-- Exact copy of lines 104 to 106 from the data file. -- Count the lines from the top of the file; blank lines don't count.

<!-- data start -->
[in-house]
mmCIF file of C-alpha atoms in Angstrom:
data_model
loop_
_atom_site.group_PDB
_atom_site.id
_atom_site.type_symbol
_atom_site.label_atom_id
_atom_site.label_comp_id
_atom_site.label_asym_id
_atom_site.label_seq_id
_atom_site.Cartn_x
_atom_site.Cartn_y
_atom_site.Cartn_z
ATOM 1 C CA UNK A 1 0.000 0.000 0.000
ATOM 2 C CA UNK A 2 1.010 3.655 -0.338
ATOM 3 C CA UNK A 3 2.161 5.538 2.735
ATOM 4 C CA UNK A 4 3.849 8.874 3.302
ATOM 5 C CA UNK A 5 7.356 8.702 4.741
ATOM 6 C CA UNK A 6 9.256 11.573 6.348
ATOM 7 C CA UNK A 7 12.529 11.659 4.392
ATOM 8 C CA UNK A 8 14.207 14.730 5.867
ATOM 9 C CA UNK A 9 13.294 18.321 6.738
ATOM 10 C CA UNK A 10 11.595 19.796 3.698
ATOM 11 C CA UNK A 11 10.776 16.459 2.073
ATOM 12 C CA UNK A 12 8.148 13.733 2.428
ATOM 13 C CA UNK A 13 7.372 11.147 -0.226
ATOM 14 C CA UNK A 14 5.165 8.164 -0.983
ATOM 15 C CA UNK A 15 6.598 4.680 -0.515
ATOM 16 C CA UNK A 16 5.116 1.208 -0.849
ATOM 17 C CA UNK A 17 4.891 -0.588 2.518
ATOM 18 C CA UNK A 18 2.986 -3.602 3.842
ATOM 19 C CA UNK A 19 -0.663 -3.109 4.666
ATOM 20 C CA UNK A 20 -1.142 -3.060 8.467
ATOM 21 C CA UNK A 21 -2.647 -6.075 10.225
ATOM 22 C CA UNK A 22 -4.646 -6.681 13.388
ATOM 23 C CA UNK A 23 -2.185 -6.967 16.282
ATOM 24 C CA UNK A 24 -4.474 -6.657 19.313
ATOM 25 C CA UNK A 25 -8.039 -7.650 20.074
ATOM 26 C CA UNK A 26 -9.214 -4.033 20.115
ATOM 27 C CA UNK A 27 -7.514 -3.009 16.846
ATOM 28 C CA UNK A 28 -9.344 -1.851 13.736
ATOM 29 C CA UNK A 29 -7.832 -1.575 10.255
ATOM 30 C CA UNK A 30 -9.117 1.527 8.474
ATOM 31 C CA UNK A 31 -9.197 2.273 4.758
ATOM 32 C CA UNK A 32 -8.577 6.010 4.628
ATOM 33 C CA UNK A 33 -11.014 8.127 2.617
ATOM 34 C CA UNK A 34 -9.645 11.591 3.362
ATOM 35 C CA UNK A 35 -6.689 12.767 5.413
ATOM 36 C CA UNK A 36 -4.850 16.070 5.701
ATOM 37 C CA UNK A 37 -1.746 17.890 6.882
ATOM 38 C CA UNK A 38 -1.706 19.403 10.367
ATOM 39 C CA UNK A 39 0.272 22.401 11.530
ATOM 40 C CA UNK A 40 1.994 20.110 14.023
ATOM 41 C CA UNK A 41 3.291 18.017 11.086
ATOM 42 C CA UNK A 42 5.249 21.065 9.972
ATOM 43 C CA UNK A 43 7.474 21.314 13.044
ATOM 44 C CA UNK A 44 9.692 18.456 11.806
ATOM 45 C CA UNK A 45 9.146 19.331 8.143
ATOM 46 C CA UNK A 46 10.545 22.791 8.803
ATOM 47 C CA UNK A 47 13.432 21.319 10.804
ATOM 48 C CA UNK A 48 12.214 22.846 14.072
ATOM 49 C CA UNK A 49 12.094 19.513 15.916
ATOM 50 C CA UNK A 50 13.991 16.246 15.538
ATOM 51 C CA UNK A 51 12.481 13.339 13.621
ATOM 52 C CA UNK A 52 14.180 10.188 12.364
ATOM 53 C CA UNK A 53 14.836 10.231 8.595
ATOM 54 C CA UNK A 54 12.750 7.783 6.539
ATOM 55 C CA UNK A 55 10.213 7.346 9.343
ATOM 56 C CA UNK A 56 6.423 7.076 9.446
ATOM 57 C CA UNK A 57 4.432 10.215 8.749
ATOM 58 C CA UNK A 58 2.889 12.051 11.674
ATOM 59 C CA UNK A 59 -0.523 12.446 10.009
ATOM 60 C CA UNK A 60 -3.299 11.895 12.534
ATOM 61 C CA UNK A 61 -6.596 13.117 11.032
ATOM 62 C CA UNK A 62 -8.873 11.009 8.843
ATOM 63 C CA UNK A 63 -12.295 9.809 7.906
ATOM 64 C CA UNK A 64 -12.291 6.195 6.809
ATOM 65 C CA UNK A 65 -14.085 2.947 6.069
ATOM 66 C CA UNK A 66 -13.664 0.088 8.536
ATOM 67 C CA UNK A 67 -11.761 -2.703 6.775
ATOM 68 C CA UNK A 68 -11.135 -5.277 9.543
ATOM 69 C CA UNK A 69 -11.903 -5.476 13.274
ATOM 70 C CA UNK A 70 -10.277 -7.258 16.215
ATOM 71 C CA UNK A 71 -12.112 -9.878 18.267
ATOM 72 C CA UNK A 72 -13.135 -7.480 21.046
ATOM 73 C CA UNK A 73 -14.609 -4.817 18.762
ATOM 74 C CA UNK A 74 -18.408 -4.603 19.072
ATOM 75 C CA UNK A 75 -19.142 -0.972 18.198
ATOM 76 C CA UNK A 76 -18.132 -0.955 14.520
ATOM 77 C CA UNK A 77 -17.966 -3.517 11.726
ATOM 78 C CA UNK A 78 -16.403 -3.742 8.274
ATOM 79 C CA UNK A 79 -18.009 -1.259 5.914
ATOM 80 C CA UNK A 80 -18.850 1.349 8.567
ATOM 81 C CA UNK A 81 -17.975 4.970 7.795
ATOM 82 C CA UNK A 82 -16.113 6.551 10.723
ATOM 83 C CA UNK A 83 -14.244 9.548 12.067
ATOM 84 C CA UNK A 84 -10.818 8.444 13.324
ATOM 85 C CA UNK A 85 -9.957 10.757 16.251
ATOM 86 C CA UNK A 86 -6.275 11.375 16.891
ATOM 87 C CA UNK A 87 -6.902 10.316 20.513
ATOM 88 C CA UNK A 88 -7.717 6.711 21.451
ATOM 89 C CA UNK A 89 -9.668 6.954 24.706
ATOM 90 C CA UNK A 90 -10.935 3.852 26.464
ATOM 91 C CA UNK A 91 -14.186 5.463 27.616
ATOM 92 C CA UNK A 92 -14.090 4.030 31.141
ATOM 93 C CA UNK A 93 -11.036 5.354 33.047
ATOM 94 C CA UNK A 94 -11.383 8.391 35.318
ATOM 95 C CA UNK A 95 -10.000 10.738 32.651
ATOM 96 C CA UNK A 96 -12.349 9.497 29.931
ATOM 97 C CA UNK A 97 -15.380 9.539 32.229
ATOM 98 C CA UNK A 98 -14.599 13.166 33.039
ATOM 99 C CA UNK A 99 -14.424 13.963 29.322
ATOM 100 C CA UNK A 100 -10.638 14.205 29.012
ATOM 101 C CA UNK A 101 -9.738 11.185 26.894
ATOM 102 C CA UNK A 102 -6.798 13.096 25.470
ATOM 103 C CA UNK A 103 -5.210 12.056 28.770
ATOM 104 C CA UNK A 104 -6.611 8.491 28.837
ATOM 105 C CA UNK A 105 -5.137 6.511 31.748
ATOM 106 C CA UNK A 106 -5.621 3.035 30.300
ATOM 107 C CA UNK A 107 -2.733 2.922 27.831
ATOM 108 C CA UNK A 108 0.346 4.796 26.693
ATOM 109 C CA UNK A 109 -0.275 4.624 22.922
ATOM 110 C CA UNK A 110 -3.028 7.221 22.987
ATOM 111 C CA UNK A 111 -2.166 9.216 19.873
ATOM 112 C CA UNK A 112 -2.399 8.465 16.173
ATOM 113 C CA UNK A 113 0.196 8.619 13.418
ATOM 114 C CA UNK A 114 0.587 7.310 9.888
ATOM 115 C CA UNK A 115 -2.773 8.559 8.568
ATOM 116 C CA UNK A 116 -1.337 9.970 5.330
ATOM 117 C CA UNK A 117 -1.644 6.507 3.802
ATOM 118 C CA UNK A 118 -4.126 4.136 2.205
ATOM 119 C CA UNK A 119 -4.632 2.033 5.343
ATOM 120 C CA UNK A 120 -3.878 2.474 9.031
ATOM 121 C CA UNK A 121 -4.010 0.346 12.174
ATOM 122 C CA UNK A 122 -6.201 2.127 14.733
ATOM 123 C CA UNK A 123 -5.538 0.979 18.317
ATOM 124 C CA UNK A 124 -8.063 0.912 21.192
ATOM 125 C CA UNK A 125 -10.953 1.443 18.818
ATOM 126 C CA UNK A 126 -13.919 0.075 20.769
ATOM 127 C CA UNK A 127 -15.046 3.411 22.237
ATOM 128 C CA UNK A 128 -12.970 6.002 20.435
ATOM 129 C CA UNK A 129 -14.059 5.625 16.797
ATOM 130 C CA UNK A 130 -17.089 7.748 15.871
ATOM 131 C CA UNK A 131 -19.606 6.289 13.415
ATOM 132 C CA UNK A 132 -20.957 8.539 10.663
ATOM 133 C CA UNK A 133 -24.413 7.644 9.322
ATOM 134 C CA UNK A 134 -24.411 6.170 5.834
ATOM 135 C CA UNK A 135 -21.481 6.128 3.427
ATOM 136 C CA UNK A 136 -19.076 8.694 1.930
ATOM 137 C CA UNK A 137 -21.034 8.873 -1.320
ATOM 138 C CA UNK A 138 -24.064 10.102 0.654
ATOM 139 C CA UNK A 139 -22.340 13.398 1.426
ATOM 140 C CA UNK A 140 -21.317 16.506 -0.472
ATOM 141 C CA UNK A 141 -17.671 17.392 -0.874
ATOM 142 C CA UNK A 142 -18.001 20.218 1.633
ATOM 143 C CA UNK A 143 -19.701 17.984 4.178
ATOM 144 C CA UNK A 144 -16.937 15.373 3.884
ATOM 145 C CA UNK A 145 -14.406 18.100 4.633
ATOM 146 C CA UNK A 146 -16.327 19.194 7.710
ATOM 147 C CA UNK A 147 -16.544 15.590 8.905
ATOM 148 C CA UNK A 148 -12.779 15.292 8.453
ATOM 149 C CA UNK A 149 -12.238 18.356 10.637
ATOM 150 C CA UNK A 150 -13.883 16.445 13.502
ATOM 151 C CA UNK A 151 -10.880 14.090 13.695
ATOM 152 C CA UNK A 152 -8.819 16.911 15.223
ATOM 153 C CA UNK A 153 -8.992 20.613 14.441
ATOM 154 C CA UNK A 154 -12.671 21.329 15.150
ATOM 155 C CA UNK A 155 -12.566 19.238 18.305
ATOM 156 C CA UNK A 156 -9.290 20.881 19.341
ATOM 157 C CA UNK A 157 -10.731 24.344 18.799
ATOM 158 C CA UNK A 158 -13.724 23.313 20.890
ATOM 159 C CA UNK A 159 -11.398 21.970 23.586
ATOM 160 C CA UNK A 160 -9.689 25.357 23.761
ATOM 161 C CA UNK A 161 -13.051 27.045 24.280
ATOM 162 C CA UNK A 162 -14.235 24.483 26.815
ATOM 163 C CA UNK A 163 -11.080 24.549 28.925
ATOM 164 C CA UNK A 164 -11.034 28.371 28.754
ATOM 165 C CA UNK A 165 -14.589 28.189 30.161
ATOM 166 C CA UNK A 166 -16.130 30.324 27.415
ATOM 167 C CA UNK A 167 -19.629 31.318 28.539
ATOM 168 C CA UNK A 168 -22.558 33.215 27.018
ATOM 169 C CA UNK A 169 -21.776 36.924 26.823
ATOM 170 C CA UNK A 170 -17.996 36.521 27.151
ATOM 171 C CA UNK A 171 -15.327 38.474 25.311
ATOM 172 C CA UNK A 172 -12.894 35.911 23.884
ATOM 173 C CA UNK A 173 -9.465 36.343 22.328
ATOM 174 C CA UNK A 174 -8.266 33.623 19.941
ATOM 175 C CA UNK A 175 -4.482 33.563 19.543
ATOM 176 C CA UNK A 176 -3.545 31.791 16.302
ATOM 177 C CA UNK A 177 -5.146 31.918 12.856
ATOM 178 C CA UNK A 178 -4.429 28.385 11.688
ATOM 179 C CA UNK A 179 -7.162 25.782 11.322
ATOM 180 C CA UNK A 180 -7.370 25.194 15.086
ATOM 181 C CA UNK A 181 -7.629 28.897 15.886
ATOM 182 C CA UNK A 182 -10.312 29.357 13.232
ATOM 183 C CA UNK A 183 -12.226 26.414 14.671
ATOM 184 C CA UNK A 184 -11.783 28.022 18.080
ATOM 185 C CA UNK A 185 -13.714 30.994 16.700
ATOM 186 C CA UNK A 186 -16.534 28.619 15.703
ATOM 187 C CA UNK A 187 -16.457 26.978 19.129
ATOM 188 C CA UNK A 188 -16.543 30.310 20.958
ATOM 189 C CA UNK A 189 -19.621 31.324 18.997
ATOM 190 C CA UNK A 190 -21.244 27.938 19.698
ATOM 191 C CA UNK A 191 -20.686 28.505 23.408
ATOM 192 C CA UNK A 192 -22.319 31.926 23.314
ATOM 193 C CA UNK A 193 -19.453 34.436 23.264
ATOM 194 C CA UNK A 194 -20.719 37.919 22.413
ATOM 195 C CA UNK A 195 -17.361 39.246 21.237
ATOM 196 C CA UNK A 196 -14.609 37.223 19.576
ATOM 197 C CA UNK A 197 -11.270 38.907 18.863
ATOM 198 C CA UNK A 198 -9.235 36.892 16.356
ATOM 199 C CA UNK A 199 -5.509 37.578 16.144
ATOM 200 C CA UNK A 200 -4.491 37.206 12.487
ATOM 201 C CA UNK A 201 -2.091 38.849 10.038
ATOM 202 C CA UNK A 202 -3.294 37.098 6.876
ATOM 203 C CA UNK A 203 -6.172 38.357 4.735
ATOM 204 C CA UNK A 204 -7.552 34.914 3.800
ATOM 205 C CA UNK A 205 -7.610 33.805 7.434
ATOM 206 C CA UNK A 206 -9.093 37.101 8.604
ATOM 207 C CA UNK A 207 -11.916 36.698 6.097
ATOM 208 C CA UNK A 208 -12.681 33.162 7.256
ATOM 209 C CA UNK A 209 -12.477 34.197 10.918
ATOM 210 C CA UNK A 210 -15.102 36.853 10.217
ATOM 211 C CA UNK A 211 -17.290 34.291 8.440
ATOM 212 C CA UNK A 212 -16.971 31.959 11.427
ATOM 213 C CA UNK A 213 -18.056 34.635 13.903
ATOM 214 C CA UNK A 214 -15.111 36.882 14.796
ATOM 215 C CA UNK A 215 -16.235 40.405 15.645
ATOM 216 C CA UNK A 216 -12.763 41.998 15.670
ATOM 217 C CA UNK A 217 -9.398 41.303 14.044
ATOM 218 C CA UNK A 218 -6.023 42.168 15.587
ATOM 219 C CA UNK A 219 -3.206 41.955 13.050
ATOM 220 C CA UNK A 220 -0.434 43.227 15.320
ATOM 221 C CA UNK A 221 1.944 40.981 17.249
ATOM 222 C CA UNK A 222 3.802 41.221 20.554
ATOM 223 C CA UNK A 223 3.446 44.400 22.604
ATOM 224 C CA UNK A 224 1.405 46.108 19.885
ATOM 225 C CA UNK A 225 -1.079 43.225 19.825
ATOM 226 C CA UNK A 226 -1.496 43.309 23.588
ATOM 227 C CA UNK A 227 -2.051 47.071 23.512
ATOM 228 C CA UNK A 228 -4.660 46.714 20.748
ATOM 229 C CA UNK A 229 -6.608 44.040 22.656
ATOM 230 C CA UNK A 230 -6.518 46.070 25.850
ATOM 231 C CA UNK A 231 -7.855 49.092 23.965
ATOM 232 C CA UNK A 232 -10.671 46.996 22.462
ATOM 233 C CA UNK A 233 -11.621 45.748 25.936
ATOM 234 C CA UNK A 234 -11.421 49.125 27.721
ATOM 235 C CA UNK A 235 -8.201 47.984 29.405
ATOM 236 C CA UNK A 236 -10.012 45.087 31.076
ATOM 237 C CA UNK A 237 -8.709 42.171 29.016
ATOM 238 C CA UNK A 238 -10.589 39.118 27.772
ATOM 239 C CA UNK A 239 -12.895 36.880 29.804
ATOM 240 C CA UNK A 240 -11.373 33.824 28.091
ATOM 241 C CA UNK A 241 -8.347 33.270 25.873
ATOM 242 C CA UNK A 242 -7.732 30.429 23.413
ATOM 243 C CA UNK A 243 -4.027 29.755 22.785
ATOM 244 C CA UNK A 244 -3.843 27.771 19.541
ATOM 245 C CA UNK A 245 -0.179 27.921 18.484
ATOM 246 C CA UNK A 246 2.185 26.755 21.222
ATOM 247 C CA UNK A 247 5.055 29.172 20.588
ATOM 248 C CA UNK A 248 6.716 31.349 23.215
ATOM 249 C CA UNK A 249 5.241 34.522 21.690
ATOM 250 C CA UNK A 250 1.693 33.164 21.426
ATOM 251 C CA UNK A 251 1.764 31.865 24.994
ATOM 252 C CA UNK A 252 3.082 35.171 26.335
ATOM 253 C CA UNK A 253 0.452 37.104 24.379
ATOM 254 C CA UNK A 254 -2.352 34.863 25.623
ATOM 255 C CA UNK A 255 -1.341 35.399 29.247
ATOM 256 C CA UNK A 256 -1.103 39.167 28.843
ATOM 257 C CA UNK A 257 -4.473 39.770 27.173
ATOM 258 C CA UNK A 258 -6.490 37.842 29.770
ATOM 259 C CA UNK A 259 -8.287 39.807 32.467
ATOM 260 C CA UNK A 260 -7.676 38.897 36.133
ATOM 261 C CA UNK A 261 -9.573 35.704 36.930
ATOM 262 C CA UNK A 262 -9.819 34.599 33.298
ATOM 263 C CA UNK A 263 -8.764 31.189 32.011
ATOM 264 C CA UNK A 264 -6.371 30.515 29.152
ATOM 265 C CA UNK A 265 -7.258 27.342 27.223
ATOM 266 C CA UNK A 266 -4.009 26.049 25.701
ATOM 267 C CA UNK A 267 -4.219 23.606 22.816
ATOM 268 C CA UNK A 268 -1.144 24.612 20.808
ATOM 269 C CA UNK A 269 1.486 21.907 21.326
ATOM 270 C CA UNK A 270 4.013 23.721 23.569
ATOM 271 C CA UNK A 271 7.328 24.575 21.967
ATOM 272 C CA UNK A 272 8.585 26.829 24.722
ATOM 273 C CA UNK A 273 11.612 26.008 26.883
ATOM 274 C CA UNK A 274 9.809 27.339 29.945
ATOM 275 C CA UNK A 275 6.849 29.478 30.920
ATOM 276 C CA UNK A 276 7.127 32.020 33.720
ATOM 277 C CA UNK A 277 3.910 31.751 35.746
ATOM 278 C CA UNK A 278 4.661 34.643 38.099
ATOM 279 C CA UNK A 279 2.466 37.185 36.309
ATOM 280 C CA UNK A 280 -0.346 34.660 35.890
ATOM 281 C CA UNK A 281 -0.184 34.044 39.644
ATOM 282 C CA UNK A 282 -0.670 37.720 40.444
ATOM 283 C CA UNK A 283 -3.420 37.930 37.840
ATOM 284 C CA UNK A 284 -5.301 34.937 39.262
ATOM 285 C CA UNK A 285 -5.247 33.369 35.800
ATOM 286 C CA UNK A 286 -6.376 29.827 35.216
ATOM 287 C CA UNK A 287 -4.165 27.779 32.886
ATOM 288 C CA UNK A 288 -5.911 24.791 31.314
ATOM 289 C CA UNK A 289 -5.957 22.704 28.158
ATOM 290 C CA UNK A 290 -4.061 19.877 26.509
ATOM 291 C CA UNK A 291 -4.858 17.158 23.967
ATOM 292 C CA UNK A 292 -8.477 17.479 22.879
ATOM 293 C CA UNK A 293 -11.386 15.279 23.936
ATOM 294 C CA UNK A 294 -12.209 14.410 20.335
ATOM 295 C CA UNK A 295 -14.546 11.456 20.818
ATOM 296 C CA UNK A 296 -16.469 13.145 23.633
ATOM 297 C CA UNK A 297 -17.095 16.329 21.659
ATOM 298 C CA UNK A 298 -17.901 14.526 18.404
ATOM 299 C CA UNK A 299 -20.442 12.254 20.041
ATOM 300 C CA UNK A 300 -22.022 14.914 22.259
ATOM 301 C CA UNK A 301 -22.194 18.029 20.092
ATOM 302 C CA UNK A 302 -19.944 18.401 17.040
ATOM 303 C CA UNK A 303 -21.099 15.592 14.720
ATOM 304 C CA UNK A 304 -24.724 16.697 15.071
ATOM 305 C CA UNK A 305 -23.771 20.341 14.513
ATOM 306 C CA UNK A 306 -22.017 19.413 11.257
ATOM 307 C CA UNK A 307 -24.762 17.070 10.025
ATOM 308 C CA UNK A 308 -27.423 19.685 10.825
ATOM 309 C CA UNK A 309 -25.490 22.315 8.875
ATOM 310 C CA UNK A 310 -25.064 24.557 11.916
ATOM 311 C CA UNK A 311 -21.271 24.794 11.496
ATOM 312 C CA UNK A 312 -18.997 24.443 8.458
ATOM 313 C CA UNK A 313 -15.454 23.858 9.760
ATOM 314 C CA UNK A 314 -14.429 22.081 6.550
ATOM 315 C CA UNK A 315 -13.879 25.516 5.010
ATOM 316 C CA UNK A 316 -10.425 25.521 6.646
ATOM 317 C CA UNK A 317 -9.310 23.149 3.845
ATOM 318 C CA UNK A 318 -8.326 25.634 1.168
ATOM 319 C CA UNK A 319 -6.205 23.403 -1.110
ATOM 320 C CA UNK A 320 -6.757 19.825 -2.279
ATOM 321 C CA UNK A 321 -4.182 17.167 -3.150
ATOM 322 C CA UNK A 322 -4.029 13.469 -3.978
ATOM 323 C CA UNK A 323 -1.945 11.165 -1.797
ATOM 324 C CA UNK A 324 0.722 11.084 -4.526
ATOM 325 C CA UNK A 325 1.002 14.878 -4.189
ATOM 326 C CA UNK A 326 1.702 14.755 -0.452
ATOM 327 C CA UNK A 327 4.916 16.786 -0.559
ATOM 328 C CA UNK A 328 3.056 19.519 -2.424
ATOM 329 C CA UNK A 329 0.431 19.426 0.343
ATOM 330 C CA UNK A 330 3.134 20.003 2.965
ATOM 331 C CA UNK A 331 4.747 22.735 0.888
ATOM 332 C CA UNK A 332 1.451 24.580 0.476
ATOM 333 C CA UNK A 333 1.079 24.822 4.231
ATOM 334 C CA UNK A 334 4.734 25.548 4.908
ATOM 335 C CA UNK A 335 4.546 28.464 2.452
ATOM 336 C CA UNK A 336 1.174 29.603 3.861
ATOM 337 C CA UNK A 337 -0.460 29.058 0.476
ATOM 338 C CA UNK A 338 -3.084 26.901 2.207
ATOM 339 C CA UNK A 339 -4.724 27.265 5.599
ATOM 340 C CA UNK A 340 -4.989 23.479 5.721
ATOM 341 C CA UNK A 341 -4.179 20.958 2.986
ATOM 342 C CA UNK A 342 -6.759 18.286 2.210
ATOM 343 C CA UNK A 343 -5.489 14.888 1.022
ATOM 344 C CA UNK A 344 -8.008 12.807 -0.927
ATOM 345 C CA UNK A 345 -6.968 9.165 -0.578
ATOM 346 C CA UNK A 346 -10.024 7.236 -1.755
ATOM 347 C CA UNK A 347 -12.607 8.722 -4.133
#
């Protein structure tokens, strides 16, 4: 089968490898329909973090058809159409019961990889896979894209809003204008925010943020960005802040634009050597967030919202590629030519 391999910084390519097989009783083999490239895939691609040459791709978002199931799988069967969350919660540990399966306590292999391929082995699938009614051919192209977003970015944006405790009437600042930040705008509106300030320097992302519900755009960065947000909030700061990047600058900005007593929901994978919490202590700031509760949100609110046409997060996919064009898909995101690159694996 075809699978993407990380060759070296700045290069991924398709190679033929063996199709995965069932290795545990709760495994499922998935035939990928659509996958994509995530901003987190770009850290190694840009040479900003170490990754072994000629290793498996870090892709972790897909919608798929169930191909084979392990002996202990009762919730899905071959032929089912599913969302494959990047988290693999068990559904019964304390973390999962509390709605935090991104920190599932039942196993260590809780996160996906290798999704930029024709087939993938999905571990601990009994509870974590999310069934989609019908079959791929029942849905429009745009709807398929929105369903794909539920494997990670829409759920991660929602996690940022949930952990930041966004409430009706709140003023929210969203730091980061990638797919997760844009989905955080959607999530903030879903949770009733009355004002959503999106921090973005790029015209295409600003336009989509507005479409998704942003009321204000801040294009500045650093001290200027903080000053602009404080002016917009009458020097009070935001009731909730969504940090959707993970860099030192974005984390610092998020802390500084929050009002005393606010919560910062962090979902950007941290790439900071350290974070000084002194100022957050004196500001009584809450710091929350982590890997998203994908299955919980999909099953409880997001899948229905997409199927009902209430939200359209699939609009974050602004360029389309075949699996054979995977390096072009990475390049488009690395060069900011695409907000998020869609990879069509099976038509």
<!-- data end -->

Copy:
ATOM 90 C CA UNK A 90 -10.935 3.852 26.464
ATOM 91 C CA UNK A 91 -14.186 5.463 27.616
ATOM 92 C CA UNK A 92 -14.090 4.030 31.141